Far from being a self-evident truth, democracy is a temporary aberration of political order. It became popular during the Renaissance, when intellectuals embraced everything classical, from art to political philosophy. Democracy no more represents the real political order of Ancient Greece than Athens of Milos resembles an average Athenian woman. By modern standards, Athenian democracy was quite a totalitarian regime: fiercely religious and closed to cultural innovations, it refused voting rights to immigrants and their descendants.

Modern political theory applied democracy to nation states where all members (citizens) have equal claim to the country and therefore equal political rights. Nothing could be further from the classical system. Mere residence in a town-state for countless generations did not confer citizenship and the right to control the state and define its character. Only descendants of the original inhabitants had those rights. Classical democracy served to preserve the cultural core of a community rather than benefit its current residents. This difference is important: modern societies praise democracy because, allegedly, it is best for people; the ancients used it because it preserves values best. Thus, two completely different societal orders with different goals are called by the same term, democracy.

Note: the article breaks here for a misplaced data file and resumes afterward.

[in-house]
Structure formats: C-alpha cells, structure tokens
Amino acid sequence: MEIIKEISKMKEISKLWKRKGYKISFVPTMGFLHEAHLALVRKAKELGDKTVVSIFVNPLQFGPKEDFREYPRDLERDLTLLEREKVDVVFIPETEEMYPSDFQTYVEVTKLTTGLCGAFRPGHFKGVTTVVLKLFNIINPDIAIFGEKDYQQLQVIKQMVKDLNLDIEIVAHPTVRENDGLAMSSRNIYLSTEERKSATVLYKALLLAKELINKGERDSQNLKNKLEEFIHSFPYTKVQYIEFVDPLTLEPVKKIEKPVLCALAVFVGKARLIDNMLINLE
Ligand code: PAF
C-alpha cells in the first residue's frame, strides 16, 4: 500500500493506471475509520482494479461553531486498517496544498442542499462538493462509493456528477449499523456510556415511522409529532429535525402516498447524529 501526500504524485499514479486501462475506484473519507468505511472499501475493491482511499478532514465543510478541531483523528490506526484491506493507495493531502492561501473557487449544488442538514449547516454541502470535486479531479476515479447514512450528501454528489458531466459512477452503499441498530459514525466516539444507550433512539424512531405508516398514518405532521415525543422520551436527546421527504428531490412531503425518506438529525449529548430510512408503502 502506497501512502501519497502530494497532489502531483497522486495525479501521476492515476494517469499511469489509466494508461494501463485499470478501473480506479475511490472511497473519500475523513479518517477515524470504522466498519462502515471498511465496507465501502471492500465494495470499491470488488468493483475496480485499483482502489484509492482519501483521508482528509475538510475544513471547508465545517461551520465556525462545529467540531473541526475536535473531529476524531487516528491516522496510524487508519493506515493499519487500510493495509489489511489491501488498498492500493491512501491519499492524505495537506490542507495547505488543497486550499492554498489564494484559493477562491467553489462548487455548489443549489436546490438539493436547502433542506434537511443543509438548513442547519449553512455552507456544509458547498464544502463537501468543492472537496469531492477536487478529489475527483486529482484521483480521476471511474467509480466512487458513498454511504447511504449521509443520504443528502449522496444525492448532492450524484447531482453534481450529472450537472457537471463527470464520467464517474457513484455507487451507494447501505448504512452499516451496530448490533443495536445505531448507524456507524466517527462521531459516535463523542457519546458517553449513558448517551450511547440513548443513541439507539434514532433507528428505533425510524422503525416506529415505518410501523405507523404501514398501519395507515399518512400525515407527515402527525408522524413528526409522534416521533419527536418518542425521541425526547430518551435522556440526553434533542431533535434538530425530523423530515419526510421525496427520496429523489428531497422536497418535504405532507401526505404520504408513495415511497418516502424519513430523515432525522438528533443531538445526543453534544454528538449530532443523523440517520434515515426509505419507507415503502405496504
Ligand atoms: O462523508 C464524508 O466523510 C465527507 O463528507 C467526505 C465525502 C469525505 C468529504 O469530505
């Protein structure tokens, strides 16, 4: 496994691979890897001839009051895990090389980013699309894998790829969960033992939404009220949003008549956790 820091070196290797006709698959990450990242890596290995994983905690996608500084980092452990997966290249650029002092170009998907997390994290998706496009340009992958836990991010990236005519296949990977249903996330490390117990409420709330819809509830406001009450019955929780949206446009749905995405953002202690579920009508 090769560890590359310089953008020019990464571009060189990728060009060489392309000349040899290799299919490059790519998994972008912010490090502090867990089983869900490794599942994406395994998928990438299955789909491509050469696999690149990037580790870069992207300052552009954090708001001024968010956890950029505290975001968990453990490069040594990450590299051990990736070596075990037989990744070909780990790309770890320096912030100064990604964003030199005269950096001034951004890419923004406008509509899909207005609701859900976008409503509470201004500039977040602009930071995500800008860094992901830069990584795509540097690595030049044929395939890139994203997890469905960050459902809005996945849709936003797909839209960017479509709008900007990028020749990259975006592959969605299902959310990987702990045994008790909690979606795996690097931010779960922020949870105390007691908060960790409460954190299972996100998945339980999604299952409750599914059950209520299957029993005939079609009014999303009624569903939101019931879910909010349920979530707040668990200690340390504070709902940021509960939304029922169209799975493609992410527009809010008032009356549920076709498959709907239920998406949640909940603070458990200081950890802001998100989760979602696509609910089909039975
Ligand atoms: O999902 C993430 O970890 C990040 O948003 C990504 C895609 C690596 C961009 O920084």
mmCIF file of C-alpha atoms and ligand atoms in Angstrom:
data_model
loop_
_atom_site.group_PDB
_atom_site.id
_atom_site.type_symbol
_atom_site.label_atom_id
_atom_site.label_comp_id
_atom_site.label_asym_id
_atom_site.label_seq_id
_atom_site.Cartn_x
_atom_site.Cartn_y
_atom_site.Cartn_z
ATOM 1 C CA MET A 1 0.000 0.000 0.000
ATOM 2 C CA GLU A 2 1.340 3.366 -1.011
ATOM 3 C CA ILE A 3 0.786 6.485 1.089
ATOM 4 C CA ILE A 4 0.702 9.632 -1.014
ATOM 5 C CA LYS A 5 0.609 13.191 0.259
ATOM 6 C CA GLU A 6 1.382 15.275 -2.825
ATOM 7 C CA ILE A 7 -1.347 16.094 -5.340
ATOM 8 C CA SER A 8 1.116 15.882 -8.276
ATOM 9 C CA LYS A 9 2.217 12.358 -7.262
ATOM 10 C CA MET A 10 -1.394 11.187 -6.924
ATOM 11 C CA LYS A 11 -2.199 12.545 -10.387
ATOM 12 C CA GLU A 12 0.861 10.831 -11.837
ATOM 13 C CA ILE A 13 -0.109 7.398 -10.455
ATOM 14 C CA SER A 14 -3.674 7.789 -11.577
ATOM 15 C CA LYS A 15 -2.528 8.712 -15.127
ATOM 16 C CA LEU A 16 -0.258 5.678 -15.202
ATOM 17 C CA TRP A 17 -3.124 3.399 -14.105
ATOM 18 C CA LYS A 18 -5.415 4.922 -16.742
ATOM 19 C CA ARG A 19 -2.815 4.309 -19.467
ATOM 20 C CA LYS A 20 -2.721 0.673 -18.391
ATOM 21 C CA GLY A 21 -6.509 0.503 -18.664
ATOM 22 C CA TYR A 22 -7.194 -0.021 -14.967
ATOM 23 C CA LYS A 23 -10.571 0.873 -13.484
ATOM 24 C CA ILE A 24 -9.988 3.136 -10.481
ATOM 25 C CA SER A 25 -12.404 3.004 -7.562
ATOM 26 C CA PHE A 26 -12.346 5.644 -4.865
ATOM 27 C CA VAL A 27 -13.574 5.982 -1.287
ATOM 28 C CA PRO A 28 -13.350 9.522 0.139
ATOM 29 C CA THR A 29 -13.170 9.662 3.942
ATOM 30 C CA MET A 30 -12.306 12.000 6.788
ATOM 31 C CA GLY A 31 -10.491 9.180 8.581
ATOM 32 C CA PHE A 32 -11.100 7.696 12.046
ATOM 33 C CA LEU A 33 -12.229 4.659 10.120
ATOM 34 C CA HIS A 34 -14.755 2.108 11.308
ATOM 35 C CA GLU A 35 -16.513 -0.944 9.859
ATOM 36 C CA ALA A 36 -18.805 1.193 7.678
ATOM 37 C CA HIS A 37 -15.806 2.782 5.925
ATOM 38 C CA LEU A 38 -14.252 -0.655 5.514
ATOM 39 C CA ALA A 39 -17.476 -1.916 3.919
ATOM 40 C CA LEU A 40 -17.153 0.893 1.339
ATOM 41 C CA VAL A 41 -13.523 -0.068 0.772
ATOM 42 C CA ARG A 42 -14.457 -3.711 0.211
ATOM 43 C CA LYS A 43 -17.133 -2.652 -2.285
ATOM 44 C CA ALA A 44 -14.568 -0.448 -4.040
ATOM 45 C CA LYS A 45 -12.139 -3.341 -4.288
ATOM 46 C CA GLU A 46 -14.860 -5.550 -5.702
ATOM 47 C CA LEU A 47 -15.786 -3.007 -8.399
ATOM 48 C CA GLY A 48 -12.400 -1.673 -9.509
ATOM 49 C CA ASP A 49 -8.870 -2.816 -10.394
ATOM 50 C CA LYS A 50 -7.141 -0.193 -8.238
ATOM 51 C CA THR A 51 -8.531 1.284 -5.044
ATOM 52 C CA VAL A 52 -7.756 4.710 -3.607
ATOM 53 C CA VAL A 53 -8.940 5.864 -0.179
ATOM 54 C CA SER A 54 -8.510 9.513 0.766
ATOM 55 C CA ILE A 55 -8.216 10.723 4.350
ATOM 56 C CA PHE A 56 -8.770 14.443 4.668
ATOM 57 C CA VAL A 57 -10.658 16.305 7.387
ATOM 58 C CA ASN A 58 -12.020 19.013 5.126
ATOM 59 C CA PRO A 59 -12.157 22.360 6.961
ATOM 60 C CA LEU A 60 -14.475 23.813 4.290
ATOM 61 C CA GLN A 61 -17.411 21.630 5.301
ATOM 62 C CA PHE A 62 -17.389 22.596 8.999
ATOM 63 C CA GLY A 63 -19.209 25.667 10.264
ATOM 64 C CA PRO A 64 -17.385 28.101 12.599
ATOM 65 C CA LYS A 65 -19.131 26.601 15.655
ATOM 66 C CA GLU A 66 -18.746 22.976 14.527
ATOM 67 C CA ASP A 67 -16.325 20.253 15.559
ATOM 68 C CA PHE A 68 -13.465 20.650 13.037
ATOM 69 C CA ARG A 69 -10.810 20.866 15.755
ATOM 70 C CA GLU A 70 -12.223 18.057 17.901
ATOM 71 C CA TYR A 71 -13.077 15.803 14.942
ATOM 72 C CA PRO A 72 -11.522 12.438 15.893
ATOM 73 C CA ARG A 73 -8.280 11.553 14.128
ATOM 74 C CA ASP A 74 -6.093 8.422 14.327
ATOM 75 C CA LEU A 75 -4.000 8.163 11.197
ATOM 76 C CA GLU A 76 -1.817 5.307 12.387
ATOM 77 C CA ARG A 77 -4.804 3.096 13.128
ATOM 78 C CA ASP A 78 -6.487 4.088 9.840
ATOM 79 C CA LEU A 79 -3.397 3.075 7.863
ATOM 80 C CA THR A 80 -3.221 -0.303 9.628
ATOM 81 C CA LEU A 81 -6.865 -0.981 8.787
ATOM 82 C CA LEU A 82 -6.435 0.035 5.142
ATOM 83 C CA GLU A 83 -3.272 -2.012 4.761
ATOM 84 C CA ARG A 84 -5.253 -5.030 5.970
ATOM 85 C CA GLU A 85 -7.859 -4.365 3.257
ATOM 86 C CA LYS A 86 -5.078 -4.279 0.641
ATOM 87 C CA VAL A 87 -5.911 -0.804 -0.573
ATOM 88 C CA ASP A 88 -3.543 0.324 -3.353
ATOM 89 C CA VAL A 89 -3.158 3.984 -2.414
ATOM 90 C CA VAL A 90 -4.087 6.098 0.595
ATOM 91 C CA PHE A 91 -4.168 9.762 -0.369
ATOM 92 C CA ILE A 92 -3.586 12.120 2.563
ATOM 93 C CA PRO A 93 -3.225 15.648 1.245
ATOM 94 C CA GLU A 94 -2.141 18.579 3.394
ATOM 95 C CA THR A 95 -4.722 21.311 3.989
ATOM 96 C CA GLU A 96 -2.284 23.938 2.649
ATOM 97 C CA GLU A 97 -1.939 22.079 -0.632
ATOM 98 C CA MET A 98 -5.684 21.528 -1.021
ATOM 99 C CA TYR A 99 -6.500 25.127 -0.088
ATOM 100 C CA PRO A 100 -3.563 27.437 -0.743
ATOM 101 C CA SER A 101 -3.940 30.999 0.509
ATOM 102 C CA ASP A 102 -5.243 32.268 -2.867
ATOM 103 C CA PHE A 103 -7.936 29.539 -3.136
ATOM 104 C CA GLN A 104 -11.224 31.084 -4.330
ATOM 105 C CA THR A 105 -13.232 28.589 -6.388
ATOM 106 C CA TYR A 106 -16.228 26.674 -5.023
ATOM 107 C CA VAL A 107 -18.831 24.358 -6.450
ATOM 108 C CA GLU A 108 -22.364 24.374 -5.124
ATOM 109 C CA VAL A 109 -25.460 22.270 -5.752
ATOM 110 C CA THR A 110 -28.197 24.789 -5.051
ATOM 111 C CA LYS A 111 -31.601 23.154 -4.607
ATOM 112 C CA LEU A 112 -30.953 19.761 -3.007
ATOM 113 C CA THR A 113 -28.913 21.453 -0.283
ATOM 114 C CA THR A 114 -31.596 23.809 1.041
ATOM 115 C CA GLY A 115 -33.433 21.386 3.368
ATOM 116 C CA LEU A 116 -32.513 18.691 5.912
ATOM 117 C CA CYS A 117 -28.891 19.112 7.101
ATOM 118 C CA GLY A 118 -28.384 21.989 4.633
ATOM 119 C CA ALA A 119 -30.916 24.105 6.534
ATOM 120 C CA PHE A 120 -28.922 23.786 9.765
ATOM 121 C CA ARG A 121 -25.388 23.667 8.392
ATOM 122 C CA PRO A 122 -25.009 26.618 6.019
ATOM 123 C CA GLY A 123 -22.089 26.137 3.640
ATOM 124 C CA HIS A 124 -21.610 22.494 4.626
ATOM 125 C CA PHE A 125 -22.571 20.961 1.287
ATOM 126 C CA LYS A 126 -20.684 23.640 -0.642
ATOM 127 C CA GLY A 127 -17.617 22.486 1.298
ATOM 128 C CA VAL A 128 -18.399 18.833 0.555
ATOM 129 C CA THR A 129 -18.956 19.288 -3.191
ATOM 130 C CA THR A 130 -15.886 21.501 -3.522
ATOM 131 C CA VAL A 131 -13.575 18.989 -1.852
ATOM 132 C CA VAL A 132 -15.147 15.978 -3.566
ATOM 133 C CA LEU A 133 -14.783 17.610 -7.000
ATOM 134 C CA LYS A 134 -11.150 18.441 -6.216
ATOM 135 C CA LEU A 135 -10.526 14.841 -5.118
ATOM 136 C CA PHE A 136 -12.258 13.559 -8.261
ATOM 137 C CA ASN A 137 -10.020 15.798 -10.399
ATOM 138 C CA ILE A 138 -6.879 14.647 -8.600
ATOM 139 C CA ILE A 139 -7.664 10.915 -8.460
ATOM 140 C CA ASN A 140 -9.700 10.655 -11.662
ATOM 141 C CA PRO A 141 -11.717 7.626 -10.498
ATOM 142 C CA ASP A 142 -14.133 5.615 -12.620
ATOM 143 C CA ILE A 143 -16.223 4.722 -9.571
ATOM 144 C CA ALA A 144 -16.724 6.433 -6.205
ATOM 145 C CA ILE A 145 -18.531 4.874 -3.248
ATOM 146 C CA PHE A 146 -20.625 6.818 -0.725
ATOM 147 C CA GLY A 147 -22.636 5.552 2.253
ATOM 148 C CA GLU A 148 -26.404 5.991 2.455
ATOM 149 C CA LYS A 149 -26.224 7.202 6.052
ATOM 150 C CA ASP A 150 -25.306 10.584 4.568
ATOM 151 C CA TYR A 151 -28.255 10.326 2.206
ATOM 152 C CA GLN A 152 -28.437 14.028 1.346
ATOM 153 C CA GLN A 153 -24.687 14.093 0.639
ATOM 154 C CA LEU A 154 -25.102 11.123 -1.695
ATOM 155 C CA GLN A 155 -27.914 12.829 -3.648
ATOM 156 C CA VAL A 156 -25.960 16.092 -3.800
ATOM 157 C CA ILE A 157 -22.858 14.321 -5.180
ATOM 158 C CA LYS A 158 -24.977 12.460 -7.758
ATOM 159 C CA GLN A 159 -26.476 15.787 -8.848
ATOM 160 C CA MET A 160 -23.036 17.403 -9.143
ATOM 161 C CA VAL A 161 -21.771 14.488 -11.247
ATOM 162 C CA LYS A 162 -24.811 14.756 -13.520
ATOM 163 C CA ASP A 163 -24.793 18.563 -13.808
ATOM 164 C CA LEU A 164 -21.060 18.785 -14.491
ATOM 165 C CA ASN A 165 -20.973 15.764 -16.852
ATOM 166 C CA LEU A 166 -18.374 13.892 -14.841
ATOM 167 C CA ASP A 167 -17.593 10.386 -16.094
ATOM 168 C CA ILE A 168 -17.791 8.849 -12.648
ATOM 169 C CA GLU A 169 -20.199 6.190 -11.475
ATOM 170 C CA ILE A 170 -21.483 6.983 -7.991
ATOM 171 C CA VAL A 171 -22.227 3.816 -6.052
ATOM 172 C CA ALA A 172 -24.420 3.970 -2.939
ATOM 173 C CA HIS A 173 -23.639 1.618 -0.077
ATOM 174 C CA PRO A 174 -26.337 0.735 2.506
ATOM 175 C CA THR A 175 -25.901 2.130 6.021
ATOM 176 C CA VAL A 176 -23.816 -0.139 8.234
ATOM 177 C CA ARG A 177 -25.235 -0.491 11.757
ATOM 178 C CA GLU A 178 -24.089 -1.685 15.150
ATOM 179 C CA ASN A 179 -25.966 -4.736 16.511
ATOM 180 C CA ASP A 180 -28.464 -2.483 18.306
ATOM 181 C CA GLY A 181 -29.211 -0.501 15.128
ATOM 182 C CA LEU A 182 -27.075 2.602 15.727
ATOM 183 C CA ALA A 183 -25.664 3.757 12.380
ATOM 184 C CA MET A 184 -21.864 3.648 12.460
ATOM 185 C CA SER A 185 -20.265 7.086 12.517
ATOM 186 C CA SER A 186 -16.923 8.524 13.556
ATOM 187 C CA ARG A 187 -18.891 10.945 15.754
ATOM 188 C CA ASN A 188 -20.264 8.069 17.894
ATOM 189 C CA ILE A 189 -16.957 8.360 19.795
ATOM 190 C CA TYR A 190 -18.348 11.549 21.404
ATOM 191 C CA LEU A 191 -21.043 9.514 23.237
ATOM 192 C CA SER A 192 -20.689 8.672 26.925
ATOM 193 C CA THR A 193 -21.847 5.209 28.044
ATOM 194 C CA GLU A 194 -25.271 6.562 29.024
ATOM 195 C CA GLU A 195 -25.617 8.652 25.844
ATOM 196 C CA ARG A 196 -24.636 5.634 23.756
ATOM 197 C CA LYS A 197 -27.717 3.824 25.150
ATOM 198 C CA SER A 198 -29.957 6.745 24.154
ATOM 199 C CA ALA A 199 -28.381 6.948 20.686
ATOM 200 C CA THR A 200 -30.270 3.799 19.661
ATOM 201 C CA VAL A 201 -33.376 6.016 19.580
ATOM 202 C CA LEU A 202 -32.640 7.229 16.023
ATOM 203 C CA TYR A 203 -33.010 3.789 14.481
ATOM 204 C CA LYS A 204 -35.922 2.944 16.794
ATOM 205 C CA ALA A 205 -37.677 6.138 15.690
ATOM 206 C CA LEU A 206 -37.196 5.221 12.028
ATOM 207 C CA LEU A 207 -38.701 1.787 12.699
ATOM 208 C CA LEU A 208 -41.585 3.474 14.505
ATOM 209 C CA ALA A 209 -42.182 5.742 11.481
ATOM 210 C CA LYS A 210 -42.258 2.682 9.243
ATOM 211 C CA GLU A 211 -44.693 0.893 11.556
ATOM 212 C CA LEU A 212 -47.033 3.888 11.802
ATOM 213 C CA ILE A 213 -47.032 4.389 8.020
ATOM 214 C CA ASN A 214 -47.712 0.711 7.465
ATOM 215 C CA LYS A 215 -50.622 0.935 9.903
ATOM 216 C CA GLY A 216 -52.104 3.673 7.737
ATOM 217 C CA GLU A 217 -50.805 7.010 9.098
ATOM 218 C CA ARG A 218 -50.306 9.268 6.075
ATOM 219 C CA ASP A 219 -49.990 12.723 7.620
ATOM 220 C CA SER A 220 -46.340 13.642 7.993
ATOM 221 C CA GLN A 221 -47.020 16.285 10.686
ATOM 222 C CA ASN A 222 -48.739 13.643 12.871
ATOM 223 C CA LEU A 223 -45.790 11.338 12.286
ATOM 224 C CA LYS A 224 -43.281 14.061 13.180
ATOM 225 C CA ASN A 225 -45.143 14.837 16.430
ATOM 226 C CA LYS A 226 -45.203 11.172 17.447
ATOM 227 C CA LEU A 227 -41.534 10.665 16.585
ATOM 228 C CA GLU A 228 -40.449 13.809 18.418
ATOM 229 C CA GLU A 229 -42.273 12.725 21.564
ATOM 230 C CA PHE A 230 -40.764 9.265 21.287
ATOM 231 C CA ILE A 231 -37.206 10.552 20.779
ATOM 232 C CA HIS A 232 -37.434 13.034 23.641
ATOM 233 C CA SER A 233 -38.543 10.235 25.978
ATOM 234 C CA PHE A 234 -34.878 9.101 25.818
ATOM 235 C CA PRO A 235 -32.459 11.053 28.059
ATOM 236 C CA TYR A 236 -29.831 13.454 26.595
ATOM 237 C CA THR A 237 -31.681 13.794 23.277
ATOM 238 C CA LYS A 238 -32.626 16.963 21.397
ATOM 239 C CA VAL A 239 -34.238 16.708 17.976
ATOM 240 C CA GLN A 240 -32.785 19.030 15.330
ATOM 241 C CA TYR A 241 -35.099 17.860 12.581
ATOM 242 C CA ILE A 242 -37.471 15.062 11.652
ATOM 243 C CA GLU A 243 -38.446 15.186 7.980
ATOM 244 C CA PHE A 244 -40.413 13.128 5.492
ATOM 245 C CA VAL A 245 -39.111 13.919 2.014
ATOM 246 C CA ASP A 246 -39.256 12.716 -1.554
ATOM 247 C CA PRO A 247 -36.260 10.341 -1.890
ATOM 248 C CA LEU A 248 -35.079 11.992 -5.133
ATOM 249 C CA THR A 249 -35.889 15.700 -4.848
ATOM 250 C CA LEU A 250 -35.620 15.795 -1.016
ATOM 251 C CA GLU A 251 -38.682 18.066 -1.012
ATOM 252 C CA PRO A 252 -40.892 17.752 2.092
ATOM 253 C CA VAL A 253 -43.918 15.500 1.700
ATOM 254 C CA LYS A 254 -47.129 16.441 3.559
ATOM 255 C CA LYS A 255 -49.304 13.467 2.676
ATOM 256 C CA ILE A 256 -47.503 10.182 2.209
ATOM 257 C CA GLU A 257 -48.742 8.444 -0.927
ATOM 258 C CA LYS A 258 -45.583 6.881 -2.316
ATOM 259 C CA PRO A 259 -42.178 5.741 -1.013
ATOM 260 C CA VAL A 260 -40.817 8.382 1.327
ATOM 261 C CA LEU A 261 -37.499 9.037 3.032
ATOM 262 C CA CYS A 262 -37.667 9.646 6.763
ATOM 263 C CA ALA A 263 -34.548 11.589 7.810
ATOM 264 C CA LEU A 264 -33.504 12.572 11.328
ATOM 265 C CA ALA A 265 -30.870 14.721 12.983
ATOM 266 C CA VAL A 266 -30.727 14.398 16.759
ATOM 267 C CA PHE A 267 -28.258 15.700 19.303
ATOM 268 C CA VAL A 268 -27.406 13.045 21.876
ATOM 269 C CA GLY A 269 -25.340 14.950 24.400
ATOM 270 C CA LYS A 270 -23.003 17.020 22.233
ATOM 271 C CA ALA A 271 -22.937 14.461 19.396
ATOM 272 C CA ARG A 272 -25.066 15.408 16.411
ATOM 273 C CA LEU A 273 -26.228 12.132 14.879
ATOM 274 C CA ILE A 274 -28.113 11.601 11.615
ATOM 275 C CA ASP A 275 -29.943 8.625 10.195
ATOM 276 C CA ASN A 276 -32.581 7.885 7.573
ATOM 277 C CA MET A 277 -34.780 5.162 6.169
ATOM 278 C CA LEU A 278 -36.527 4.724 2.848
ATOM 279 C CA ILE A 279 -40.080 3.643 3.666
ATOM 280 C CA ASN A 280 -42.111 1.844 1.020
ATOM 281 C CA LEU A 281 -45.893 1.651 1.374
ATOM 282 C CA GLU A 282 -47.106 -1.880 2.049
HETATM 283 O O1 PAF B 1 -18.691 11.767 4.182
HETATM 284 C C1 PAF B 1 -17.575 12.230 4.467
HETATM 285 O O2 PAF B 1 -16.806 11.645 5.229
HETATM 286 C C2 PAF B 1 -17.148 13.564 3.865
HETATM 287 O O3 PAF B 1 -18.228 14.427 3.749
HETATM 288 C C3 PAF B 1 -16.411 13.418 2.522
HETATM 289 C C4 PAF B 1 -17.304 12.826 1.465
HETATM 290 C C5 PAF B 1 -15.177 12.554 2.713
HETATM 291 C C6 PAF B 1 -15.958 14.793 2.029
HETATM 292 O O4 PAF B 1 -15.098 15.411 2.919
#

The simplistic idea of democracy long ago overtook the masses. Around the same time, two other notions gained currency: equality (just how equal are smart and dull, beautiful and ugly?) and social justice (equalized incomes). Democracy is not about justice, but equality: in this case, the equality of votes. Is that just? That depends on your definition. I’m inclined to understand justice in terms of marginal utility—a natural order of things slightly tempered to avoid extreme suffering. Such an approach is both biblical and liberal. In the Torah, only matters of extreme importance are regulated: basic food for widows and orphans, court access for resident aliens, public violation of religious duties, monarchic abuses, and permanent injuries to slaves. In liberal theory, events are allowed to run their natural course, and government intrusion is kept to a minimum to prevent extreme abuses. Similar logic applies to the voting process and the control of state affairs generally: voting rights need not be equal or universal, but all people must have a say when they want to. They need not vote every five years, but must be able to vote at any time if the government veers too far from their interests. Such systems do exist. In Egypt, for example, people vote periodically on the need to hold presidential elections. By far, most prefer stability to unfounded hopes.